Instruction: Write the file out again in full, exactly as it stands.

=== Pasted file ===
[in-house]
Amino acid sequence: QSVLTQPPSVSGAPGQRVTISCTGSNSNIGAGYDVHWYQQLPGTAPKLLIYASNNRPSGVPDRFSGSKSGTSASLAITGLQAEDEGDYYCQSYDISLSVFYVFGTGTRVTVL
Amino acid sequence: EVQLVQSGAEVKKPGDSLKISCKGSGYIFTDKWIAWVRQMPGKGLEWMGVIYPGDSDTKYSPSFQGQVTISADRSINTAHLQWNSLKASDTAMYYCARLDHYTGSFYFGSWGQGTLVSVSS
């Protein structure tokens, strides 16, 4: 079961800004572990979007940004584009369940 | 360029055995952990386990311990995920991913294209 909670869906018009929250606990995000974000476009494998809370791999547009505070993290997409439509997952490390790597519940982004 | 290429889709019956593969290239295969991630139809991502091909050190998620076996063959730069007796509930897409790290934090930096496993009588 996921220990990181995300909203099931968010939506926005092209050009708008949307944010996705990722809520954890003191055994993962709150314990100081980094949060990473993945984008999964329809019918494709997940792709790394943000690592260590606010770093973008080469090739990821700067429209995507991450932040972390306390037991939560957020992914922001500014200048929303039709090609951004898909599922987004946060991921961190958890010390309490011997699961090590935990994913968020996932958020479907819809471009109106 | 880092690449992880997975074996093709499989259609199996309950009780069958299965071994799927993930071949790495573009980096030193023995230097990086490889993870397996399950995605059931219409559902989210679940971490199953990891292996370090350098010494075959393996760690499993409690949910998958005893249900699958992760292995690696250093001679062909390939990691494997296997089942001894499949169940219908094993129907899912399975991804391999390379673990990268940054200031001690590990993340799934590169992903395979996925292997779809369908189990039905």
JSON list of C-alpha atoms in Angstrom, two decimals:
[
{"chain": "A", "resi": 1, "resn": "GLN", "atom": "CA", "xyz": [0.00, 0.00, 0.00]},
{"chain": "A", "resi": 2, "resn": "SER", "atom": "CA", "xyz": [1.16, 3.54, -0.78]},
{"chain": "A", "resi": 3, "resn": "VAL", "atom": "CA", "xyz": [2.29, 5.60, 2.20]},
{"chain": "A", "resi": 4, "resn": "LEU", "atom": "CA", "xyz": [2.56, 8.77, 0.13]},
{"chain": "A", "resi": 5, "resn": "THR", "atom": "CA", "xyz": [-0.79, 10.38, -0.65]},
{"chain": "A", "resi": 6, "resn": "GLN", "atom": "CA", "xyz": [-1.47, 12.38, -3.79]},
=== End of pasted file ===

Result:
[in-house]
Amino acid sequence: QSVLTQPPSVSGAPGQRVTISCTGSNSNIGAGYDVHWYQQLPGTAPKLLIYASNNRPSGVPDRFSGSKSGTSASLAITGLQAEDEGDYYCQSYDISLSVFYVFGTGTRVTVL
Amino acid sequence: EVQLVQSGAEVKKPGDSLKISCKGSGYIFTDKWIAWVRQMPGKGLEWMGVIYPGDSDTKYSPSFQGQVTISADRSINTAHLQWNSLKASDTAMYYCARLDHYTGSFYFGSWGQGTLVSVSS
């Protein structure tokens, strides 16, 4: 079961800004572990979007940004584009369940 | 360029055995952990386990311990995920991913294209 909670869906018009929250606990995000974000476009494998809370791999547009505070993290997409439509997952490390790597519940982004 | 290429889709019956593969290239295969991630139809991502091909050190998620076996063959730069007796509930897409790290934090930096496993009588 996921220990990181995300909203099931968010939506926005092209050009708008949307944010996705990722809520954890003191055994993962709150314990100081980094949060990473993945984008999964329809019918494709997940792709790394943000690592260590606010770093973008080469090739990821700067429209995507991450932040972390306390037991939560957020992914922001500014200048929303039709090609951004898909599922987004946060991921961190958890010390309490011997699961090590935990994913968020996932958020479907819809471009109106 | 880092690449992880997975074996093709499989259609199996309950009780069958299965071994799927993930071949790495573009980096030193023995230097990086490889993870397996399950995605059931219409559902989210679940971490199953990891292996370090350098010494075959393996760690499993409690949910998958005893249900699958992760292995690696250093001679062909390939990691494997296997089942001894499949169940219908094993129907899912399975991804391999390379673990990268940054200031001690590990993340799934590169992903395979996925292997779809369908189990039905």
JSON list of C-alpha atoms in Angstrom, two decimals:
[
{"chain": "A", "resi": 1, "resn": "GLN", "atom": "CA", "xyz": [0.00, 0.00, 0.00]},
{"chain": "A", "resi": 2, "resn": "SER", "atom": "CA", "xyz": [1.16, 3.54, -0.78]},
{"chain": "A", "resi": 3, "resn": "VAL", "atom": "CA", "xyz": [2.29, 5.60, 2.20]},
{"chain": "A", "resi": 4, "resn": "LEU", "atom": "CA", "xyz": [2.56, 8.77, 0.13]},
{"chain": "A", "resi": 5, "resn": "THR", "atom": "CA", "xyz": [-0.79, 10.38, -0.65]},
{"chain": "A", "resi": 6, "resn": "GLN", "atom": "CA", "xyz": [-1.47, 12.38, -3.79]},